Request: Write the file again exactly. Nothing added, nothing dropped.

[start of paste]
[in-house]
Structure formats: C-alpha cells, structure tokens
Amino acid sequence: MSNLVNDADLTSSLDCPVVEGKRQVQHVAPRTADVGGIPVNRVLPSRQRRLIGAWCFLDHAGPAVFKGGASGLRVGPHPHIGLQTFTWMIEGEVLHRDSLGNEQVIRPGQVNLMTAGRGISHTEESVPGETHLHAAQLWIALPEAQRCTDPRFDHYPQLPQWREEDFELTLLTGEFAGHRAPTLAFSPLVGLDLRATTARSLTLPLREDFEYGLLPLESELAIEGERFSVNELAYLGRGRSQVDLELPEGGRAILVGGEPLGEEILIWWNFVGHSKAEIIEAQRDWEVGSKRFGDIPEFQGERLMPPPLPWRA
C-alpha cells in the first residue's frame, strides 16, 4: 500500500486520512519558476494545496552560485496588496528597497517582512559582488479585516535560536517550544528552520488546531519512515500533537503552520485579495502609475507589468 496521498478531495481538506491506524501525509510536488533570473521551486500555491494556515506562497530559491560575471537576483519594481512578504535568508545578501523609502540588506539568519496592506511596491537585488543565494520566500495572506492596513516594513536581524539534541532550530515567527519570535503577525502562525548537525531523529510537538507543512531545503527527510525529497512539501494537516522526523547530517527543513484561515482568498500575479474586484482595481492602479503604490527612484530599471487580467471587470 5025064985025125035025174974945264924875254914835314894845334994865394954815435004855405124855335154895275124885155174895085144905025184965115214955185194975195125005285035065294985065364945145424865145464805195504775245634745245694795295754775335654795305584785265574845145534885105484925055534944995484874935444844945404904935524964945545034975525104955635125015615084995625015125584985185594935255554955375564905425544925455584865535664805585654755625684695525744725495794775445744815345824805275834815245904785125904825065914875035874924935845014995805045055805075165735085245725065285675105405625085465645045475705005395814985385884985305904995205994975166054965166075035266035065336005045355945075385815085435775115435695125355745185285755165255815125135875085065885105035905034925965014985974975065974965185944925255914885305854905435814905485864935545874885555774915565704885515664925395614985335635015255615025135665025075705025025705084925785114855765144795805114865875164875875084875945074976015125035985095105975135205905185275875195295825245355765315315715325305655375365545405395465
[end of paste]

[in-house]
Structure formats: C-alpha cells, structure tokens
Amino acid sequence: MSNLVNDADLTSSLDCPVVEGKRQVQHVAPRTADVGGIPVNRVLPSRQRRLIGAWCFLDHAGPAVFKGGASGLRVGPHPHIGLQTFTWMIEGEVLHRDSLGNEQVIRPGQVNLMTAGRGISHTEESVPGETHLHAAQLWIALPEAQRCTDPRFDHYPQLPQWREEDFELTLLTGEFAGHRAPTLAFSPLVGLDLRATTARSLTLPLREDFEYGLLPLESELAIEGERFSVNELAYLGRGRSQVDLELPEGGRAILVGGEPLGEEILIWWNFVGHSKAEIIEAQRDWEVGSKRFGDIPEFQGERLMPPPLPWRA
C-alpha cells in the first residue's frame, strides 16, 4: 500500500486520512519558476494545496552560485496588496528597497517582512559582488479585516535560536517550544528552520488546531519512515500533537503552520485579495502609475507589468 496521498478531495481538506491506524501525509510536488533570473521551486500555491494556515506562497530559491560575471537576483519594481512578504535568508545578501523609502540588506539568519496592506511596491537585488543565494520566500495572506492596513516594513536581524539534541532550530515567527519570535503577525502562525548537525531523529510537538507543512531545503527527510525529497512539501494537516522526523547530517527543513484561515482568498500575479474586484482595481492602479503604490527612484530599471487580467471587470 5025064985025125035025174974945264924875254914835314894845334994865394954815435004855405124855335154895275124885155174895085144905025184965115214955185194975195125005285035065294985065364945145424865145464805195504775245634745245694795295754775335654795305584785265574845145534885105484925055534944995484874935444844945404904935524964945545034975525104955635125015615084995625015125584985185594935255554955375564905425544925455584865535664805585654755625684695525744725495794775445744815345824805275834815245904785125904825065914875035874924935845014995805045055805075165735085245725065285675105405625085465645045475705005395814985385884985305904995205994975166054965166075035266035065336005045355945075385815085435775115435695125355745185285755165255815125135875085065885105035905034925965014985974975065974965185944925255914885305854905435814905485864935545874885555774915565704885515664925395614985335635015255615025135665025075705025025705084925785114855765144795805114865875164875875084875945074976015125035985095105975135205905185275875195295825245355765315315715325305655375365545405395465